and rising fuel costs, abandonment and arson became                 people could be their own single best solution to
    common tactics for salvaging what they could from                   housing abandonment was a startling proposition.”
    unprofitable buildings. From 1970 to 1978, the city lost
    an average of 3,274 units of housing per month—a wave
    of abandonment that was abetted by the city’s woefully
    inadequate policy for dealing with buildings that were in
    property tax arrears. In 1976, the city owned 4,611 multi-
    family buildings and was about to acquire 1,770 more,
    yet the city’s foreclosure process often took five years or
    more—three years of arrears before the city initiated fore-
    closure proceedings, and two more years to complete
    them. In the face of rising operating costs, many landlords
    made calculated decisions to milk their rent rolls for five
    years before abandoning title to the city—at which time
    the buildings were often unlivable.
         In the fall of 1972, Dean Morton hosted a conference
    on the city’s housing crisis that attracted a small cadre of
    urban planners, architects, policy makers, and activists
    who shared an interest in urban homesteading. The con-
    ference featured I. Donald Terner, a professor of Urban
    Studies at Massachusetts Institute of Technology, who
    pioneered the idea of self-help housing, as well as local
    residents who were already doing it. In the late 1960s, the
    priest Robert Fox and his urban congregants had taken
    over a handful of abandoned tenements in East Harlem
    and began renovating them—no permits, no architectur-
    al plans, no help from the government. The conference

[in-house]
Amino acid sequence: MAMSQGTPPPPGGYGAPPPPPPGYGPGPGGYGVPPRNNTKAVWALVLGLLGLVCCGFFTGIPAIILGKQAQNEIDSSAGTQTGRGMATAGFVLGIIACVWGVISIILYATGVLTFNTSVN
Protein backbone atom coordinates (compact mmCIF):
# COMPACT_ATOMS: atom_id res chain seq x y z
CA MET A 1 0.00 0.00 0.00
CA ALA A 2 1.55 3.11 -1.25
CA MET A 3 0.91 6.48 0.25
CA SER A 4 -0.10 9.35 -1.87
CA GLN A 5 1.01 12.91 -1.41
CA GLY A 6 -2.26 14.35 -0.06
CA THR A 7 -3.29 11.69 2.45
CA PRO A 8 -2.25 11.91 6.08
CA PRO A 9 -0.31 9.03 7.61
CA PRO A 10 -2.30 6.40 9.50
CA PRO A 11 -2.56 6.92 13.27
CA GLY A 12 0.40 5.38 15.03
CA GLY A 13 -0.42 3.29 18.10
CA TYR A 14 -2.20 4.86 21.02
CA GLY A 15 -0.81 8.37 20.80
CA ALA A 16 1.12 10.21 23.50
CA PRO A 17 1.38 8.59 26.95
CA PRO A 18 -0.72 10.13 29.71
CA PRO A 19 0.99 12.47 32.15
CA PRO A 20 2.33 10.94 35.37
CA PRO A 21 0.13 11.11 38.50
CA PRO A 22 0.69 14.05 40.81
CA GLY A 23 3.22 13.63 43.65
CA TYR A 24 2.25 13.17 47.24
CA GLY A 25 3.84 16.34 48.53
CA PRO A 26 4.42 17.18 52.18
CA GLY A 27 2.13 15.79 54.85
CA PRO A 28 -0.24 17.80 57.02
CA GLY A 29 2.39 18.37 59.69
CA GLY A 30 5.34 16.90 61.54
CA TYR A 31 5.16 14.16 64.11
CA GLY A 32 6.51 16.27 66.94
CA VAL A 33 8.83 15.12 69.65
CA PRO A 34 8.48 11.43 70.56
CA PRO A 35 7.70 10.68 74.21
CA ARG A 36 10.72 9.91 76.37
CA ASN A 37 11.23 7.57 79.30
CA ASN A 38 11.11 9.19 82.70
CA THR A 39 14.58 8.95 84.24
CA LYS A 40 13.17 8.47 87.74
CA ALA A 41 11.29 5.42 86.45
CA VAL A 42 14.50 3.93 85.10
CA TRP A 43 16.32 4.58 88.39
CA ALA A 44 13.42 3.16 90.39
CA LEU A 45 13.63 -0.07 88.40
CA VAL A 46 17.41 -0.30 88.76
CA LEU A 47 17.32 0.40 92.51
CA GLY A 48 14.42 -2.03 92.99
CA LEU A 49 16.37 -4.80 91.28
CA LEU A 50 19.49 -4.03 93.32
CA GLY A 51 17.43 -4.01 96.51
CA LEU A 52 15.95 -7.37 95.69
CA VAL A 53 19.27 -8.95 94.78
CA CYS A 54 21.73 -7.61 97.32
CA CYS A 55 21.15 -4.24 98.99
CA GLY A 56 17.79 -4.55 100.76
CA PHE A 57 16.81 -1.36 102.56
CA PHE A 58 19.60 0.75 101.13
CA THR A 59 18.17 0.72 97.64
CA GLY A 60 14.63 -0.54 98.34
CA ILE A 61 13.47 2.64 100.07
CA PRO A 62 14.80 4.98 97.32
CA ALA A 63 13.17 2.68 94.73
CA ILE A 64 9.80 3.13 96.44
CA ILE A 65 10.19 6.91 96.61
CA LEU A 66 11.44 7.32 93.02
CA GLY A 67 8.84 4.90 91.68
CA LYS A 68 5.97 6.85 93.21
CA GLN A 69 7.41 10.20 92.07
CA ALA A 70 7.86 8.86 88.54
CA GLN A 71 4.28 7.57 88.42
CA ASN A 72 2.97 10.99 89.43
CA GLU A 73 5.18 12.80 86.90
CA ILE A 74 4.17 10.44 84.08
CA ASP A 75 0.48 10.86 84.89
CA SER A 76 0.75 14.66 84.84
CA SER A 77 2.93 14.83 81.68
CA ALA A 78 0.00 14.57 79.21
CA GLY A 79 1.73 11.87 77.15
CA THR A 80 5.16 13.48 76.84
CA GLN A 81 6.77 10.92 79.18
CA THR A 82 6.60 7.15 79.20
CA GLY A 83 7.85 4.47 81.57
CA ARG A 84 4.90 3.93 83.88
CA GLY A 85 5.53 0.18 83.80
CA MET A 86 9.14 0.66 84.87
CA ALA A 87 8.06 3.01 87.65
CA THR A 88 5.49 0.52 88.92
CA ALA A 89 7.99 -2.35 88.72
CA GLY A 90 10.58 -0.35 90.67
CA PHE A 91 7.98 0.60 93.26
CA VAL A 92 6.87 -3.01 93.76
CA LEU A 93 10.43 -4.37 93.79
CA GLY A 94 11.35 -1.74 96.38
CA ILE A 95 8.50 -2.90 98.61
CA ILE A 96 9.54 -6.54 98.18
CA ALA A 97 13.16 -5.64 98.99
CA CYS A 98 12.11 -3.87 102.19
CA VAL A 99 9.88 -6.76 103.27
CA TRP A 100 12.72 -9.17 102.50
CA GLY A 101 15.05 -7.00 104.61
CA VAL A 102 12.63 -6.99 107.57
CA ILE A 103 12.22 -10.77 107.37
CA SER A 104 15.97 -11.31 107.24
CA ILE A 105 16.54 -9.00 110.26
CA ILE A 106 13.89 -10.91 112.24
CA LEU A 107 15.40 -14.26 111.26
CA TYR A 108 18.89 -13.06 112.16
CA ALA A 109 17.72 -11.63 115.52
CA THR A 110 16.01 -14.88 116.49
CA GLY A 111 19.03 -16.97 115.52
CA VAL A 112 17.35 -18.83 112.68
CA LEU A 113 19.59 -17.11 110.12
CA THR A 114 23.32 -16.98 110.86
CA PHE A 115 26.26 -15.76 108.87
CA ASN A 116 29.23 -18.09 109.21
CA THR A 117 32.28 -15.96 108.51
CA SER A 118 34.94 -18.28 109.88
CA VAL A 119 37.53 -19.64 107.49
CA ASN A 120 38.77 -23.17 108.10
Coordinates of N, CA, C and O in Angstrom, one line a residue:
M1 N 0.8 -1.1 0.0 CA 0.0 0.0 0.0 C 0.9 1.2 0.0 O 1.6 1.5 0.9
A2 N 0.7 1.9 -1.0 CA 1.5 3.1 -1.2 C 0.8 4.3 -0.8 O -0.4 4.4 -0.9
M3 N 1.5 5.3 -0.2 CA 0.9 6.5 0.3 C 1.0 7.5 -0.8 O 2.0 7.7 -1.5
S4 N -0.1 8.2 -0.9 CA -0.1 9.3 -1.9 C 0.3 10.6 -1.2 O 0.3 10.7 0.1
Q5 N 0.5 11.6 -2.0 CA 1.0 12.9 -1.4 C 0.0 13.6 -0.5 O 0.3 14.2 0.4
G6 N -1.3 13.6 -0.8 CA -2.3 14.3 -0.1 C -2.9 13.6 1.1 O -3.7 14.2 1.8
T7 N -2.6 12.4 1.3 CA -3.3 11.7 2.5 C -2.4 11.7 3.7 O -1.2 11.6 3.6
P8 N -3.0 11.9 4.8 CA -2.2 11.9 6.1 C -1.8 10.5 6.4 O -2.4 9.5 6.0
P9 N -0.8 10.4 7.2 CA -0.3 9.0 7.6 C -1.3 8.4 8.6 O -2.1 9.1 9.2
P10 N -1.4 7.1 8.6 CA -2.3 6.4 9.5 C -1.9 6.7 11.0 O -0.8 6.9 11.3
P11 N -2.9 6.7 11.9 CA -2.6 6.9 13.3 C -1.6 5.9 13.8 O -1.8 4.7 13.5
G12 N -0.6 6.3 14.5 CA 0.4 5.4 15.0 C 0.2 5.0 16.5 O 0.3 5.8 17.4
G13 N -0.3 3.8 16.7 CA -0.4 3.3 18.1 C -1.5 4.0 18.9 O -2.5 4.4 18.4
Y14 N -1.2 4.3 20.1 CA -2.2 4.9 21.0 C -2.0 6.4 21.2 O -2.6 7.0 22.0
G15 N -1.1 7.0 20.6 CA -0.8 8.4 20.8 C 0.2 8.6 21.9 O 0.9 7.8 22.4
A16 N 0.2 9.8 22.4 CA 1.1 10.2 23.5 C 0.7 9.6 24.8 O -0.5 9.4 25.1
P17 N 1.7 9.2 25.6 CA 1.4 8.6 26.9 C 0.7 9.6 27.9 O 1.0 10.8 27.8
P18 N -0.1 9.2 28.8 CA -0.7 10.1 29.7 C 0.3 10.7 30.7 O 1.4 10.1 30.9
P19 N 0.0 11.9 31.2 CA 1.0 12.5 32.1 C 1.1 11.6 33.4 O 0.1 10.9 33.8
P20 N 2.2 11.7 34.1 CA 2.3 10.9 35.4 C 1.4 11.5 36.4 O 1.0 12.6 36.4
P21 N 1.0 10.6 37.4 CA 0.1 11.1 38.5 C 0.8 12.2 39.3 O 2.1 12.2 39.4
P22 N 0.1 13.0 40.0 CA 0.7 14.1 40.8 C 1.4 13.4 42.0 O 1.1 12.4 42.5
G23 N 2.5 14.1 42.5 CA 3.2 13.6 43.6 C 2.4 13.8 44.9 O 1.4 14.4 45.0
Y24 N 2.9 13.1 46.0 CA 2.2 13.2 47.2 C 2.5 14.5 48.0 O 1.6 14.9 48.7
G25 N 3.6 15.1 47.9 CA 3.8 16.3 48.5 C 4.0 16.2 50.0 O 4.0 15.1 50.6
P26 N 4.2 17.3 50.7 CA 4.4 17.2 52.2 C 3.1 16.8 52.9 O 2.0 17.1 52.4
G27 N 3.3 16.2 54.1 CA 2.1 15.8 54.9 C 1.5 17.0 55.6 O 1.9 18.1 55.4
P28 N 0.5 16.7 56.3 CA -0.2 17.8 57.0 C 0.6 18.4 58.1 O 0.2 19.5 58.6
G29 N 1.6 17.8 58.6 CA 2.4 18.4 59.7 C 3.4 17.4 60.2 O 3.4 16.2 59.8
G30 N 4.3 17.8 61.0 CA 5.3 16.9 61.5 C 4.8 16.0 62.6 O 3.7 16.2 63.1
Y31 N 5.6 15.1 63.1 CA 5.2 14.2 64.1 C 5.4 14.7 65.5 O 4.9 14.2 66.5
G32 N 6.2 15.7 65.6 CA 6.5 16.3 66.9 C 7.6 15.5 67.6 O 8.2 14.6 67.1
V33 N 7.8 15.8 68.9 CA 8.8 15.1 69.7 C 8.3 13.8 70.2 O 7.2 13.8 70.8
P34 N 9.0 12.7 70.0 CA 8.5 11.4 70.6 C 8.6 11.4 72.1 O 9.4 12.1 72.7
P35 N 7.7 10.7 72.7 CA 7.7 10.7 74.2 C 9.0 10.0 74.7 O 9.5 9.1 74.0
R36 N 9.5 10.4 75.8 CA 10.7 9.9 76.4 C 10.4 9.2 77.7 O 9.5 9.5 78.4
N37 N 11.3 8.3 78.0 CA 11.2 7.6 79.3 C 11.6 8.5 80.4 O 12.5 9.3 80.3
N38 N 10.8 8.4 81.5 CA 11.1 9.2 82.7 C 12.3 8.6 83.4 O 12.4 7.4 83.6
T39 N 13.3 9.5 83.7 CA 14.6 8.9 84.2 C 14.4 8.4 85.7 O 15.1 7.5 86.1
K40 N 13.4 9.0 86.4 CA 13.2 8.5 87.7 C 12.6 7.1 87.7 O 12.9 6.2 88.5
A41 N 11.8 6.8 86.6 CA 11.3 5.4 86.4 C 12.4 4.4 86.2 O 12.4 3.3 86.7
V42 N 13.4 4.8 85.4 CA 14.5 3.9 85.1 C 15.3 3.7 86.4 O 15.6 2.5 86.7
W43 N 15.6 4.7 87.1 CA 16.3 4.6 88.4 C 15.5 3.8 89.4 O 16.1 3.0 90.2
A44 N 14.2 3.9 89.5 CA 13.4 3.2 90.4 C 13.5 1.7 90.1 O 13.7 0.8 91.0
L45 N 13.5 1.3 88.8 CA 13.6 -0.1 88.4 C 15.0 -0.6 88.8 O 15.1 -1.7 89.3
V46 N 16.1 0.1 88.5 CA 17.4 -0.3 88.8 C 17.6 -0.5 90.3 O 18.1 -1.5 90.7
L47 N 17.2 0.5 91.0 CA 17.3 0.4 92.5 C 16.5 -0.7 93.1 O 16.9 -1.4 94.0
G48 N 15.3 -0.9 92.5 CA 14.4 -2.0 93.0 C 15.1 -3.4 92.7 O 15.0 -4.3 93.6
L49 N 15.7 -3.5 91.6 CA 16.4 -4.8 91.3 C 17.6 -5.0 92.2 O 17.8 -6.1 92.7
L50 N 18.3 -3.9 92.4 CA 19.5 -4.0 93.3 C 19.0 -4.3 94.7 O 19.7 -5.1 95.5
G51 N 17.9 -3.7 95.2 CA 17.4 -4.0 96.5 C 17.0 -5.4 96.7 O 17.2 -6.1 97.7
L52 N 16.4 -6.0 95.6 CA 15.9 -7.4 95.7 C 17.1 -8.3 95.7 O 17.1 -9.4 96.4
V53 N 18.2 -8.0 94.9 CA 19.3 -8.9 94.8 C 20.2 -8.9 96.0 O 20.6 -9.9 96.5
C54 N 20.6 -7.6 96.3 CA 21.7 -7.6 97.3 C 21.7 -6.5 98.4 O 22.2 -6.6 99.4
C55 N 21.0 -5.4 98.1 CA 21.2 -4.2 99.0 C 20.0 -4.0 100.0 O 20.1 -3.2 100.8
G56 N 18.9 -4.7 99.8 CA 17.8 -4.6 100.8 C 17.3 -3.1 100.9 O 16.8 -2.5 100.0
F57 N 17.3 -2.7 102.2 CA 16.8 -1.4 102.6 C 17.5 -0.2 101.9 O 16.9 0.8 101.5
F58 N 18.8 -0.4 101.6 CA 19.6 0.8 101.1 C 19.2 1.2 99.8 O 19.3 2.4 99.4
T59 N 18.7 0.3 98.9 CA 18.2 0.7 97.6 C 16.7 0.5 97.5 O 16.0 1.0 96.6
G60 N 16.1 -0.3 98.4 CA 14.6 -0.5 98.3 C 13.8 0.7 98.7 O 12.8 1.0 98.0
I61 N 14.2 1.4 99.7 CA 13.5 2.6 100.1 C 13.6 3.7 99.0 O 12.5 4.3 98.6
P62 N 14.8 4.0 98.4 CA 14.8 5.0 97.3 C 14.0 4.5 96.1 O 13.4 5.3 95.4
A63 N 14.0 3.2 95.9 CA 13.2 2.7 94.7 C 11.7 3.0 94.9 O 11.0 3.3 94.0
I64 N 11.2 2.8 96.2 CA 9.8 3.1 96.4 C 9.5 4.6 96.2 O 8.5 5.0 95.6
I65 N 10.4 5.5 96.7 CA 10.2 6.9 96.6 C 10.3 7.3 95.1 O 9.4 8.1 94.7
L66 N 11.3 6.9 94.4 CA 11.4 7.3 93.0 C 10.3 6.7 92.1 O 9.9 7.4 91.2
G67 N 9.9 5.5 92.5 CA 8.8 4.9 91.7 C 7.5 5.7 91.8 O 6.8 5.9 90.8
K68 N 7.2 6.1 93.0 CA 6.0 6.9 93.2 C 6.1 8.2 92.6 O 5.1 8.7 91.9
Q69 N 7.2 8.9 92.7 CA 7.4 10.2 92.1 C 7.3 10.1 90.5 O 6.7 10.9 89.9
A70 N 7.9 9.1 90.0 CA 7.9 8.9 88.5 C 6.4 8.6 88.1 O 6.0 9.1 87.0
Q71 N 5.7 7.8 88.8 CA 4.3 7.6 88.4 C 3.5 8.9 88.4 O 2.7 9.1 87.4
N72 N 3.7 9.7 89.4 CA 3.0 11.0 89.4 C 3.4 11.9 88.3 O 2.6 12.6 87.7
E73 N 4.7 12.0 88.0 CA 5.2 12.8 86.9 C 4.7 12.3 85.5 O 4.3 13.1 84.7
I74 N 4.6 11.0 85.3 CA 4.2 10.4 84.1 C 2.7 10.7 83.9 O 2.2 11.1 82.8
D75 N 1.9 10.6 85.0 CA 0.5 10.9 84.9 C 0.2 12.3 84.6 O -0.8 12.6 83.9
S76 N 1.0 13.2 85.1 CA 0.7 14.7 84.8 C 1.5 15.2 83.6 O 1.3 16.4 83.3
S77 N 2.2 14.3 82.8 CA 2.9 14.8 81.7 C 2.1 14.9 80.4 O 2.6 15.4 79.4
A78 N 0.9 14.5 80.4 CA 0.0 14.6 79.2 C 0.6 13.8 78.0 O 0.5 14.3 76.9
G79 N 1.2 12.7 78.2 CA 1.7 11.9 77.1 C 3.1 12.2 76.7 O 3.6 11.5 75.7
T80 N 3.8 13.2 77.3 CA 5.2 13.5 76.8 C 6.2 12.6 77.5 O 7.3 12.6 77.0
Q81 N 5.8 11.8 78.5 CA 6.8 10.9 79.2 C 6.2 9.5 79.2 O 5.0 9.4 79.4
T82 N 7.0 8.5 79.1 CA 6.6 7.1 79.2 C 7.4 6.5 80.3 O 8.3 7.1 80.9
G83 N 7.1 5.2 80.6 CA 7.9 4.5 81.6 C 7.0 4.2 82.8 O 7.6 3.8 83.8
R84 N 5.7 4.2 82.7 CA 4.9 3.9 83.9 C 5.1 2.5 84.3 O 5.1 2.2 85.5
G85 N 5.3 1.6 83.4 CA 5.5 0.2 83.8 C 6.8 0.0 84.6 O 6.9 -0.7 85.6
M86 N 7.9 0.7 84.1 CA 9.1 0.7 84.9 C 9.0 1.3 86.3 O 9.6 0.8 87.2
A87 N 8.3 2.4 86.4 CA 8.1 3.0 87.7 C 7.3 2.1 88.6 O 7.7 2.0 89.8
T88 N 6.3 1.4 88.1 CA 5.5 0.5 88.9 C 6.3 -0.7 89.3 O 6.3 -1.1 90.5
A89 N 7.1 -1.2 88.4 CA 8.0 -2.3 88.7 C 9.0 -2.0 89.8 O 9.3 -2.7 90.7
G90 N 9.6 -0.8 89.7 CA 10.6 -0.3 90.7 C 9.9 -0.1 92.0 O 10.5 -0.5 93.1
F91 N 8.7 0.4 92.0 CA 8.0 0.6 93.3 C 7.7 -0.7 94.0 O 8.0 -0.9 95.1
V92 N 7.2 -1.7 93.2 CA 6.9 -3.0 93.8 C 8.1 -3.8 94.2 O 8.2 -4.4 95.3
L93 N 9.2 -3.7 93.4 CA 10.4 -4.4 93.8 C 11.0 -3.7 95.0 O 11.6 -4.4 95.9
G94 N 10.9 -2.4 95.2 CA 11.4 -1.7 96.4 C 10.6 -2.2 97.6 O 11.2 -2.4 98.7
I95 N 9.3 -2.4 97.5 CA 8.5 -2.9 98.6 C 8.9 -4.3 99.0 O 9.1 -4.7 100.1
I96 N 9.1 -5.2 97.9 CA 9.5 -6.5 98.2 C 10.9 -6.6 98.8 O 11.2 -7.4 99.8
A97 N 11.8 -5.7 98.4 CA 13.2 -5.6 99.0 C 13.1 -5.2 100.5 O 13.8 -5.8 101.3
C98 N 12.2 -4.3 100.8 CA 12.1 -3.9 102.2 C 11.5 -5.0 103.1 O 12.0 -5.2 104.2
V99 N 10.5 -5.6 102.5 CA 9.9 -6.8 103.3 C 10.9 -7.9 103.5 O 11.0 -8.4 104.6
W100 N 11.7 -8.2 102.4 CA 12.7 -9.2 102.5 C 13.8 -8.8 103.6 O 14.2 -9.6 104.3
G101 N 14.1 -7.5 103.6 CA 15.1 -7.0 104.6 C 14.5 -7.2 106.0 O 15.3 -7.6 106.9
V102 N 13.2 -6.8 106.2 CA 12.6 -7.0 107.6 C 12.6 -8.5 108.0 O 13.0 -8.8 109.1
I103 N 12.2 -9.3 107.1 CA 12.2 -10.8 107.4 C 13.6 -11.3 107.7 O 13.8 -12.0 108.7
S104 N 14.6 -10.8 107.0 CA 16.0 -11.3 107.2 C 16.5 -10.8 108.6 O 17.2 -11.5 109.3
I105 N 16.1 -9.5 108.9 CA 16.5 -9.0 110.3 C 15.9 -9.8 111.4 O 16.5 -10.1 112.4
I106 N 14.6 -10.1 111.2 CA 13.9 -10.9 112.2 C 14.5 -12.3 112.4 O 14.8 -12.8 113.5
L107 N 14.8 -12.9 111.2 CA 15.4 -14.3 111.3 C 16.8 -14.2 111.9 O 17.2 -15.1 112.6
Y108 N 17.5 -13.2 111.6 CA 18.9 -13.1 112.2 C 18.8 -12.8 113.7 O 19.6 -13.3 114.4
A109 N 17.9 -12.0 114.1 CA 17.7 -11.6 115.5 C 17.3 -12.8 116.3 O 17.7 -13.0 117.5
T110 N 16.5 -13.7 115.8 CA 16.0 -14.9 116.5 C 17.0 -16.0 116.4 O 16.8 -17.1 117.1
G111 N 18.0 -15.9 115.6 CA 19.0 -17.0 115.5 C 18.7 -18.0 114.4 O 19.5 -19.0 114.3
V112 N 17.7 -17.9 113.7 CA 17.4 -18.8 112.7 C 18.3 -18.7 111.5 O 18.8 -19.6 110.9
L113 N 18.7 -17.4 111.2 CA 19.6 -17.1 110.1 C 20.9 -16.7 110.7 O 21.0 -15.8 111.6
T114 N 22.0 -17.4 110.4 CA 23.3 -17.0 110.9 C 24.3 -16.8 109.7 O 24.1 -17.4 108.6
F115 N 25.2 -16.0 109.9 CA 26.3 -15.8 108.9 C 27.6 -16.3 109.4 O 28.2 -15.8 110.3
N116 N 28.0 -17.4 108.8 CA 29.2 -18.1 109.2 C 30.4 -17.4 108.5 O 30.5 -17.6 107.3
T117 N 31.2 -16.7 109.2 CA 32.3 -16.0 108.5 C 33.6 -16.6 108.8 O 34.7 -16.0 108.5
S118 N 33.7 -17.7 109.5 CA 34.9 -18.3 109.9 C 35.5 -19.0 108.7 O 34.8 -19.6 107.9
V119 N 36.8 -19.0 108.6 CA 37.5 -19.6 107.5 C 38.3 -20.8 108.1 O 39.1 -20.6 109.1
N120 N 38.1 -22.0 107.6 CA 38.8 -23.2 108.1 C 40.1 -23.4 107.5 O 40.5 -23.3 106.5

also attracted city officials, including Philip St. Georges,
    an Urban Fellow assigned to the city’s housing depart-
    ment, and Bob Schur, a deputy commissioner of housing.
         Riding this crest of talent, energy, and opportunity
    born of the city’s chaos, Terner, St. Georges, and Morton
    began plotting a strategy for expanding urban home-
    steading in New York City. “We started meeting in the
    Dean’s office to discuss all of this interesting self-help stuff
    going on around the city,” said Chuck Laven, who was a
    student of Terner’s at the time. “Could the Cathedral
    sponsor a program that could help it? What would that
                                                                                                                          Photo: Alan Savage




    be? What kind of help do they need? How would you set
    it up?” Dean Morton gave the group seed money, a fiscal
    agent, and office space in the Cathedral. Over the next
    few months, the group identified buildings, reached out
    to community groups, and tried to figure out how their              Homesteaders at work on a sweat-equity project.




2
                                                                      ating 105,000 apartments in 269 developments. In an era